Quality of life assessments in children and adolescents that allows better measure of the personal impact of pediatric musculoskeletal disease is lacking.
In assessment of musculoskeletal disease for adults, lost wages and lost workdays are used to quantify burden. There is no corresponding way to measure burden in children. Currently, it is quantified indirectly by measuring lost wages and lost workdays for the child’s caregiver. Better methods for quantifying indirect burden of pediatric musculoskeletal disease is needed.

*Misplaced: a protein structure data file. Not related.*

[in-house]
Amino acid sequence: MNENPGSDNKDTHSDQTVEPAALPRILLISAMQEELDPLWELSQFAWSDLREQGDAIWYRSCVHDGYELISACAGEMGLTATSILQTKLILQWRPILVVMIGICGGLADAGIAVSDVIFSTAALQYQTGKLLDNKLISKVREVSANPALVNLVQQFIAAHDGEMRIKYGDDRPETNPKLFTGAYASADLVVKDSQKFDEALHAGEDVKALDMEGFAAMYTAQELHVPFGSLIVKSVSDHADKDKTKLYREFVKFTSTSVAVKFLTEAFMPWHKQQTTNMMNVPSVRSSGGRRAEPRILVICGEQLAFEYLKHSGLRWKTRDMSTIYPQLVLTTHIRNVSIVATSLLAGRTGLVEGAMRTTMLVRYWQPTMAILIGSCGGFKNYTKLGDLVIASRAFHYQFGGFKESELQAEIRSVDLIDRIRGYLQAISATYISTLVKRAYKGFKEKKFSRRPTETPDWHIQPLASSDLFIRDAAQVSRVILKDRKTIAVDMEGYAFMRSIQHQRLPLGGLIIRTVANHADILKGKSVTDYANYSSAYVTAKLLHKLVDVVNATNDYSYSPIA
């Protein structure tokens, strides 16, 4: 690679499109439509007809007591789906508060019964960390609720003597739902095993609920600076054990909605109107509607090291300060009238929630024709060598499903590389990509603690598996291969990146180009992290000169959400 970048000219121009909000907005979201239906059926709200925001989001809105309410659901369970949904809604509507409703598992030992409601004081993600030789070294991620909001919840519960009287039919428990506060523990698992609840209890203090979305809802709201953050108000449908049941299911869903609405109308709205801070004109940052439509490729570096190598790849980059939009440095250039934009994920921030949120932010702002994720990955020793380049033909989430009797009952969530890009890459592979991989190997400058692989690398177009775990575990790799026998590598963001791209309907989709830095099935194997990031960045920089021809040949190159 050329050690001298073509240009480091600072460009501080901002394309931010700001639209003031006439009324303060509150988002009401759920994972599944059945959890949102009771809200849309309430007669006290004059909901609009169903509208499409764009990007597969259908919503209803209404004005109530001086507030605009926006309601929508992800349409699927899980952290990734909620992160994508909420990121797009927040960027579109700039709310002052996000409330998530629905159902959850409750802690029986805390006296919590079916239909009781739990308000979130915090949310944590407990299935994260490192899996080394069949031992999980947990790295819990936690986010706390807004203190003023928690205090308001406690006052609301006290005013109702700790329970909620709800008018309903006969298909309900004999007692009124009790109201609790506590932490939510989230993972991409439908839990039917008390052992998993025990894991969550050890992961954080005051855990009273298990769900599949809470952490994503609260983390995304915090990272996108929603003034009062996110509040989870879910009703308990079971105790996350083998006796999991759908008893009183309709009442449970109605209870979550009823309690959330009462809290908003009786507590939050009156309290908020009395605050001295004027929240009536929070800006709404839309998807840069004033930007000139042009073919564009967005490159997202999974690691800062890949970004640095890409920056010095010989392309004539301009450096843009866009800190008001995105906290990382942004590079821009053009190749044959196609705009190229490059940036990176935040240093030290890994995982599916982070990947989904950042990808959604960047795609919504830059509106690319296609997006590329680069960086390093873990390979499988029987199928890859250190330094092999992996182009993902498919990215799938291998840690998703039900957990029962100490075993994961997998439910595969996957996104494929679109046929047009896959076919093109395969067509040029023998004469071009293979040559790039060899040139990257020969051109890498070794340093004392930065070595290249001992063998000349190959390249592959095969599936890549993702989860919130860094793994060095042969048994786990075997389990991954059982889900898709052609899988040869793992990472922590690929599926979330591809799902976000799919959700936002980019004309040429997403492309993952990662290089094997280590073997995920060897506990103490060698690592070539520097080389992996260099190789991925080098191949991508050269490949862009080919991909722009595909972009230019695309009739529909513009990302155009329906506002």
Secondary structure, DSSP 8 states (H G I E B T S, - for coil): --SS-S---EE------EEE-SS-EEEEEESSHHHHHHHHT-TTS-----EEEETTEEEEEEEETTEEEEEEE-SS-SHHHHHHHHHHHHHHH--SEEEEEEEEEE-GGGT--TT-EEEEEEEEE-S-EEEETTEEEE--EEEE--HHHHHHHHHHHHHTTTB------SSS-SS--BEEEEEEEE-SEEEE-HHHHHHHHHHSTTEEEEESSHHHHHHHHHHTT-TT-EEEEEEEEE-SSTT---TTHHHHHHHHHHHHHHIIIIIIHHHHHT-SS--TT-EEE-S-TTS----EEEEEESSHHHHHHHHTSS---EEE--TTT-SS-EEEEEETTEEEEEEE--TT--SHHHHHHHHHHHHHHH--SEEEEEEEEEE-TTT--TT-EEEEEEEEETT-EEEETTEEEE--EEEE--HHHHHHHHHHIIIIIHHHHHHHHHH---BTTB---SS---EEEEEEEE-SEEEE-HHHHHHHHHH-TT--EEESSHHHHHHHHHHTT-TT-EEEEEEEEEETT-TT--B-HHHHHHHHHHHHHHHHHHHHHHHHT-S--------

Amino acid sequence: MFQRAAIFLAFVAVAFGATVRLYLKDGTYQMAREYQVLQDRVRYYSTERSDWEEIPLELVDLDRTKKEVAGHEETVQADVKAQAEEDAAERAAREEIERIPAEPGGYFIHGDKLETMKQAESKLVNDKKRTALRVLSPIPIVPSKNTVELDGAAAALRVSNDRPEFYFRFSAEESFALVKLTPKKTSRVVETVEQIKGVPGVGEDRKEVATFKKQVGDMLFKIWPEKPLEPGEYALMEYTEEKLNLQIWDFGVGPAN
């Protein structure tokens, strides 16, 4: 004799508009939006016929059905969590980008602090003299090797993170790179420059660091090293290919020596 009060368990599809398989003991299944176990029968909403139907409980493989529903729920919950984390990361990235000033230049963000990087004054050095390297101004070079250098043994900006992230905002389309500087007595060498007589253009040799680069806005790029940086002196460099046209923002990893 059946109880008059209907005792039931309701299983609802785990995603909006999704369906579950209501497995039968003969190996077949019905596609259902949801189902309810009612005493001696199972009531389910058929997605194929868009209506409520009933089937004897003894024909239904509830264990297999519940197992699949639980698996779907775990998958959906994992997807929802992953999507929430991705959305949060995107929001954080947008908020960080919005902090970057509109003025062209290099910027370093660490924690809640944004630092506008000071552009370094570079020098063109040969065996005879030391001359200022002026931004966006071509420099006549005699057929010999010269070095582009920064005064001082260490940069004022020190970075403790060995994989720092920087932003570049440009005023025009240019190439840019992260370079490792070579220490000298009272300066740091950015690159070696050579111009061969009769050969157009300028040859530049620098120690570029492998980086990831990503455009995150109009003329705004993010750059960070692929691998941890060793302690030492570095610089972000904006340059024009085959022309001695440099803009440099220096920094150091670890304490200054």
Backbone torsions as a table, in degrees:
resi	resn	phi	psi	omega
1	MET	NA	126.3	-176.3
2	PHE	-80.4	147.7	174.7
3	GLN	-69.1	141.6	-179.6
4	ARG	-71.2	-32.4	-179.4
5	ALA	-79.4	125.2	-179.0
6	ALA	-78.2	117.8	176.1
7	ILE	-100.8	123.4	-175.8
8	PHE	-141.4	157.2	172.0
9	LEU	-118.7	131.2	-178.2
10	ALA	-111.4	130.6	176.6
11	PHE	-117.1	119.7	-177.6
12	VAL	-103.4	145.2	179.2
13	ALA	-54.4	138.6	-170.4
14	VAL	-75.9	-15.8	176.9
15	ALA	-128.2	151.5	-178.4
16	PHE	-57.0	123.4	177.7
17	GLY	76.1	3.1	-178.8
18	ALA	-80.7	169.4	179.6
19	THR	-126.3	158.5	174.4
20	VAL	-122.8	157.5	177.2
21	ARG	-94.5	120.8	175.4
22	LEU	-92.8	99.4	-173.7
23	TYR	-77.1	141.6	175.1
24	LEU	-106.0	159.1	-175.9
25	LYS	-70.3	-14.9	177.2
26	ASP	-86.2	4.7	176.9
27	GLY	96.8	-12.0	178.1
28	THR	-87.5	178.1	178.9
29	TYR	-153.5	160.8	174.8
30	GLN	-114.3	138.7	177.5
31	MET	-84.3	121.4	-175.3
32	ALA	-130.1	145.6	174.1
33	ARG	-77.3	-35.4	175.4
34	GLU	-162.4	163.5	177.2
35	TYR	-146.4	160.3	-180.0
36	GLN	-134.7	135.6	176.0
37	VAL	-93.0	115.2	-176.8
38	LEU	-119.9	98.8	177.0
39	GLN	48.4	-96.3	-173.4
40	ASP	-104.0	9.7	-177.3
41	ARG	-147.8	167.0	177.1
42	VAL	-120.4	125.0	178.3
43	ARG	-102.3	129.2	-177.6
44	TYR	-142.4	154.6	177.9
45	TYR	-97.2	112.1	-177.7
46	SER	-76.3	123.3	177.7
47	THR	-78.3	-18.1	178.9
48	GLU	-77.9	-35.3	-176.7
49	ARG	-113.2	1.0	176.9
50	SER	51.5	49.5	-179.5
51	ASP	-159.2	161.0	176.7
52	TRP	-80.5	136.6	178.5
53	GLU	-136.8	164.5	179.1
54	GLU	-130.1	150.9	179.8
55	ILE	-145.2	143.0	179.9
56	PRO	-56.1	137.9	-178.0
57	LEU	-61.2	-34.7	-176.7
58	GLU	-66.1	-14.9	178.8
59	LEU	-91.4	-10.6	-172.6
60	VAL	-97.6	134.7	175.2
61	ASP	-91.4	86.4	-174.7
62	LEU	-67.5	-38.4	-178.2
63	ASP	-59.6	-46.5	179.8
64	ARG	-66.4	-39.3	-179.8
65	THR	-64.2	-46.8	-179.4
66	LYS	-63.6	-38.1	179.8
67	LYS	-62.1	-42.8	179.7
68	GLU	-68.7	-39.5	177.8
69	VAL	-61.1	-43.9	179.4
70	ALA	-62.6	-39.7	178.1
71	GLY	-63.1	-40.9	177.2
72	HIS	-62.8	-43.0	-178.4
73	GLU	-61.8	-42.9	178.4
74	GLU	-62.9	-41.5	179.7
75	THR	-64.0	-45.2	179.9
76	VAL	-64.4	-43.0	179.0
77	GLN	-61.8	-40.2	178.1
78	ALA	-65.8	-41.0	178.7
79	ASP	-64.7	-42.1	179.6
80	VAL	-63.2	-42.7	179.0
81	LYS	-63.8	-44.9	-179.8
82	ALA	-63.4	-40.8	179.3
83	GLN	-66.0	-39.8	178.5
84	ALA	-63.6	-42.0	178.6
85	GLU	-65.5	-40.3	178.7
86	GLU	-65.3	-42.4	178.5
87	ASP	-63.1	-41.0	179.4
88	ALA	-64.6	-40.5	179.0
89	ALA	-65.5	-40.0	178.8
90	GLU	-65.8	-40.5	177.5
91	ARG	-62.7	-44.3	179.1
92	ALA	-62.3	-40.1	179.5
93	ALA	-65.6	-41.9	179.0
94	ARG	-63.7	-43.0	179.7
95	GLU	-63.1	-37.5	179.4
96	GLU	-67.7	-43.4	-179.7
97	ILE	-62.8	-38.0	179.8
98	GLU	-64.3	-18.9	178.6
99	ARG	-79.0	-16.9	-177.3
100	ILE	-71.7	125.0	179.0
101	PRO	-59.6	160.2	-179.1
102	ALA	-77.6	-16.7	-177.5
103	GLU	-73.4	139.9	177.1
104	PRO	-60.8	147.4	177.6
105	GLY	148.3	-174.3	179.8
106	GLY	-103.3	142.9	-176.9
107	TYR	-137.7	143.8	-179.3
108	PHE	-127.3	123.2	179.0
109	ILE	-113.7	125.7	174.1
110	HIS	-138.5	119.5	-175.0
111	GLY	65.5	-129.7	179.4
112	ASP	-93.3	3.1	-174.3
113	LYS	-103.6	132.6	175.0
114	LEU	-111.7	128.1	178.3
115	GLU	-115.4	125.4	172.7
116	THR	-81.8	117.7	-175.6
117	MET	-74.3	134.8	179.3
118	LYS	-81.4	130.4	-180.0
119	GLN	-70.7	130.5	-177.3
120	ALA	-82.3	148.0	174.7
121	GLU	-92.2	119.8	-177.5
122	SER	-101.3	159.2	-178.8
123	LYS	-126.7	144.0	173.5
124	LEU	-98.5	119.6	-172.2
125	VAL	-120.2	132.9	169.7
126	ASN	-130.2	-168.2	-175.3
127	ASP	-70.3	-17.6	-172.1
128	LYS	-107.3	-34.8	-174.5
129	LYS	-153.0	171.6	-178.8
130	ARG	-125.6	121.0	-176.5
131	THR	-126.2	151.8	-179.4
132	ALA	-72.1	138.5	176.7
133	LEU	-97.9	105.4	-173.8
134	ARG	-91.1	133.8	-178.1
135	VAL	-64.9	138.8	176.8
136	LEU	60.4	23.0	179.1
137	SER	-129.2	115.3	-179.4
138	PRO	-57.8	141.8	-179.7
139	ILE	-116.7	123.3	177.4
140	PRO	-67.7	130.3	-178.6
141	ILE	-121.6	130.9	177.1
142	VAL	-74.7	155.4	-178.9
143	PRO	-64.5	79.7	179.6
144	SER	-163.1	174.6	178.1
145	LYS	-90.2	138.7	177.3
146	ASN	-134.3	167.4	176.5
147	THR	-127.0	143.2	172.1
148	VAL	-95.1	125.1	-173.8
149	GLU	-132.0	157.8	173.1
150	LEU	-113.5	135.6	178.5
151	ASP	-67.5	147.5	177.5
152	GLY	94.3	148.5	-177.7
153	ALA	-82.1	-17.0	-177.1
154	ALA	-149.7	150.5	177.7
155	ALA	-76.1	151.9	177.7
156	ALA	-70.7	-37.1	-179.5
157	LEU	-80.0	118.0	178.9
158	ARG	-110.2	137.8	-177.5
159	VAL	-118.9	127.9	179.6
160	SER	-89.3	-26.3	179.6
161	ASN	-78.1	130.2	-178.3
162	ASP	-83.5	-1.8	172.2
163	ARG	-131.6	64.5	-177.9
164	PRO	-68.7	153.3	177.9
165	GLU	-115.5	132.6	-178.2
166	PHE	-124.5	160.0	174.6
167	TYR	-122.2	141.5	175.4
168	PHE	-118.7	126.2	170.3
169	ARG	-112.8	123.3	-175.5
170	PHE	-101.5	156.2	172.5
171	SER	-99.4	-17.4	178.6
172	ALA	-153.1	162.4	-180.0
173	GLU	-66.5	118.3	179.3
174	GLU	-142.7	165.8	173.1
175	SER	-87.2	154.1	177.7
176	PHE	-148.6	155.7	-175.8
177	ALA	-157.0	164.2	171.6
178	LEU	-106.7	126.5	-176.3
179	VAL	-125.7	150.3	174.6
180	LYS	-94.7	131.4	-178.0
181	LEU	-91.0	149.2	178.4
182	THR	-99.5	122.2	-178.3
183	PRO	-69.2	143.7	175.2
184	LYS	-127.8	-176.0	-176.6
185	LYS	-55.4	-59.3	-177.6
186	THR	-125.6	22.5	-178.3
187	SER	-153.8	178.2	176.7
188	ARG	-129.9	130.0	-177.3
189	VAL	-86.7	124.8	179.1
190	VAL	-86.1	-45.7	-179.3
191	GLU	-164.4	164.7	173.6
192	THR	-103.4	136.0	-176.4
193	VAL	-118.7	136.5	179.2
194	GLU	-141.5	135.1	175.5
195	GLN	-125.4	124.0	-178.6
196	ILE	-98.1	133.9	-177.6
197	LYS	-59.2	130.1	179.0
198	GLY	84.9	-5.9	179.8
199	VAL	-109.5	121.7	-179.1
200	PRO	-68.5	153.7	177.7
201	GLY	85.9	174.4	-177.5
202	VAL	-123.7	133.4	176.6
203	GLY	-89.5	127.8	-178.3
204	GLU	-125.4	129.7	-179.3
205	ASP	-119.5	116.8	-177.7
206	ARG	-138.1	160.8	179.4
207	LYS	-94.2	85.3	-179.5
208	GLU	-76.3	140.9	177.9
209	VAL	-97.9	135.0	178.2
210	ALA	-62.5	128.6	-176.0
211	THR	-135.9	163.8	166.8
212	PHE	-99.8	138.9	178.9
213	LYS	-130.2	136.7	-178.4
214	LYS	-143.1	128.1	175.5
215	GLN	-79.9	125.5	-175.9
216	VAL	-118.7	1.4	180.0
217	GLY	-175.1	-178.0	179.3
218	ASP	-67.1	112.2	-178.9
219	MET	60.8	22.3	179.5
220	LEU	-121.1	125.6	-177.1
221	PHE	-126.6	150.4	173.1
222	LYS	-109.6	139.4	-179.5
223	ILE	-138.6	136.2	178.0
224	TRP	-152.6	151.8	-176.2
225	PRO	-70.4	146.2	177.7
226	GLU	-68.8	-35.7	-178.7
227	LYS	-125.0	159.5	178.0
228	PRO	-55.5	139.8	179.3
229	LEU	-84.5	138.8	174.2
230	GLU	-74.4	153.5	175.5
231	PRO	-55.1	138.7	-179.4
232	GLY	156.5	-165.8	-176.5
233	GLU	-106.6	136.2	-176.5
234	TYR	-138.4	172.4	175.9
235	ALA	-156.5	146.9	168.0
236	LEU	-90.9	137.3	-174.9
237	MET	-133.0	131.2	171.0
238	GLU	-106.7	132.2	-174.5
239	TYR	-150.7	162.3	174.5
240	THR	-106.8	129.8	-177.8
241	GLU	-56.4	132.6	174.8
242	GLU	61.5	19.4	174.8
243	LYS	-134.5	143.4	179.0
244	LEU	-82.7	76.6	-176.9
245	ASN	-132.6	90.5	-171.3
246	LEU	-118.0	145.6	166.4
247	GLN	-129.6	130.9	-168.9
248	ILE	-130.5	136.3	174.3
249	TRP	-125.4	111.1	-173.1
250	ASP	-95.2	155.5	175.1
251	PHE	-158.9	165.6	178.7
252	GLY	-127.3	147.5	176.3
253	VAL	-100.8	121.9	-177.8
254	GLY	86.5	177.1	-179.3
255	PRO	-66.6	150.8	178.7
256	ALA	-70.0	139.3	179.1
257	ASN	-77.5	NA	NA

Better long-term follow-up data on pediatric musculoskeletal conditions is needed. Once patients reach adulthood, it becomes difficult for the physician who cared for their musculoskeletal conditions to keep track of them. This results in difficulty understanding adult manifestations of pediatric musculoskeletal conditions.
Recent international disasters such as the 2004 tsunami in the Indian Ocean and the 2010 earthquake in Haiti each affected hundreds of thousands of people. International disaster relief efforts need better planning for providing relief specific to children.